First, getting back to the issue of Taiwan: That is a place where the United States must be prepared to make a stand. It grieves me and my heart is broken when I think about our weakness in responding to Hong Kong, our weakness in responding to the Uyghurs. But we have defense treaties, we have legal obligations pertaining to protecting the territorial integrity and the right of Taiwan to defend itself. If we fail to live up to those obligations, if we allow China to forcibly take Taiwan and reunify Taiwan with China against the will of the Taiwanese people, I fear a line will have been crossed that will be very hard to reverse.

For many decades there has been a strategic intentional ambiguity regarding the United States’ policy towards Taiwan. At different times one can certainly argue that such intentional ambiguity served a purpose. At this point, ambiguity harms and weakens our ability to not only defend Taiwan, itself, the geographical place we know is Taiwan, but it will profoundly harm our ability to defend all the things we believe in and to defend everything that is at the heart of our civilization. So, I think that Taiwan is a critical test we cannot afford to fail, and if we do fail that test, I think we are inviting disaster not only for the people of Taiwan, and not only for America’s standing in the world, but for the whole democratic project and for the whole human rights project. I think this is a looming challenge and we cannot afford to sound an uncertain trumpet. We must meet that challenge. It must be the point at which we say, “No further! You shall not pass here!”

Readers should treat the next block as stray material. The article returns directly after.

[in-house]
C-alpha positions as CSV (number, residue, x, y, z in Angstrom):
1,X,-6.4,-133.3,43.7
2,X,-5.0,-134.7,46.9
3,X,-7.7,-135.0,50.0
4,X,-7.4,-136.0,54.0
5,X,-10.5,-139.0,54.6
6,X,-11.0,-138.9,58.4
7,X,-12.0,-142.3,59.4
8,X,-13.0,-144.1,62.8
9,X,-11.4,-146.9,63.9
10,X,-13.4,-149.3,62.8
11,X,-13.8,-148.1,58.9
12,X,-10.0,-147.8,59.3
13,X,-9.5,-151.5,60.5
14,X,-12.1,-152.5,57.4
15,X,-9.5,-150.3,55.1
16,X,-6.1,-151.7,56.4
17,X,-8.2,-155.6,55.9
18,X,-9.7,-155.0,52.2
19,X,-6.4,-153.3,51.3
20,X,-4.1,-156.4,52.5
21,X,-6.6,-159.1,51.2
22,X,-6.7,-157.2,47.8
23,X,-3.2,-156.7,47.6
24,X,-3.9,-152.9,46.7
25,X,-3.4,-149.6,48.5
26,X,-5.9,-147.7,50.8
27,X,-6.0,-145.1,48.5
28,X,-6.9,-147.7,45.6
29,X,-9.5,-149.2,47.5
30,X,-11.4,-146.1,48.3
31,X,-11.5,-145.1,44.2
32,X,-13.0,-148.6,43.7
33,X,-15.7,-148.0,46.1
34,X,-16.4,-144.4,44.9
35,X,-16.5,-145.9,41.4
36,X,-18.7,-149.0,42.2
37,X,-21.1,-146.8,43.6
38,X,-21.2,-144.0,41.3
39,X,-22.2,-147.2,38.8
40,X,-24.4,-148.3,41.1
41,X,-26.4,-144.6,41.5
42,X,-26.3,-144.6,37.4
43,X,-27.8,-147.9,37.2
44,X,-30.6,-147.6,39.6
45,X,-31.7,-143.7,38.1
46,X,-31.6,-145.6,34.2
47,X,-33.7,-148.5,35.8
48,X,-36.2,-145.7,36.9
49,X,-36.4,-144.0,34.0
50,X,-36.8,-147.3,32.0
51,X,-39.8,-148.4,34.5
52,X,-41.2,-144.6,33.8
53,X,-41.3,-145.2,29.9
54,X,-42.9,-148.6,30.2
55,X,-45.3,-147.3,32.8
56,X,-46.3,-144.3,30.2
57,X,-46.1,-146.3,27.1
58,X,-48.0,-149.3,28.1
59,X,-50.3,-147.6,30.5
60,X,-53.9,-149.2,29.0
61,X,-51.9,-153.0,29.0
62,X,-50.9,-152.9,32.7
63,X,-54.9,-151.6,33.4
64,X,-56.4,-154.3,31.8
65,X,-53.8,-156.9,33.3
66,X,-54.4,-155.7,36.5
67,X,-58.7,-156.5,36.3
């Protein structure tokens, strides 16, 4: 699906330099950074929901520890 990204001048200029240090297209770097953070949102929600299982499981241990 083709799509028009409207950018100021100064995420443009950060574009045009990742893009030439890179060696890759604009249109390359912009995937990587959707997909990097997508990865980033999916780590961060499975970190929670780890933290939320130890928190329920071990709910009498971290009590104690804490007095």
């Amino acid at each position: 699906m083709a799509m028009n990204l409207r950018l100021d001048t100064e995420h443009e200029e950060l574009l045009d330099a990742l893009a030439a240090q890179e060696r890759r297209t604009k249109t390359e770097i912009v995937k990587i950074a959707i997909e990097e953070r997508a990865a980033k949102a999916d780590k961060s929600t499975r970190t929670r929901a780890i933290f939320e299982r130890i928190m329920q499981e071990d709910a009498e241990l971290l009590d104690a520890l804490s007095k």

The second thing that we can do is what Jianli spoke about in his wonderful opening remarks. China views itself as a Goliath. But like the Goliath in the Bible, China has a great vulnerability of which it is aware – but not fully. Or perhaps it is aware, which is why it works so hard to defend that vulnerability. What is that vulnerability? China fears the truth. It fears its own people being able to access uncensored, unfiltered truth. It fears, of course, freedom in any form and internet freedom right at the top of the list. What it boils down to is that China fears its own people. It is terrified that its own people, its own citizens, will have access to the truth, access to the world, access to reality. If any government lives basically in fear of its own citizens, then despite all the bluster, all the tools of repression, all the elements of a police state, it remains a profoundly fragile and vulnerable system. When a government has to live in fear that its own people can find out the truth, that is the spot on the forehead that young David with his little slingshot found to bring down the mighty Goliath. And with all of Goliath’s armor, and all of his massive height – he was a giant even by today’s standards, I think he would even tower over the tallest NBA players if the description in the Bible is to be believed – even with all of that, David found that vulnerability.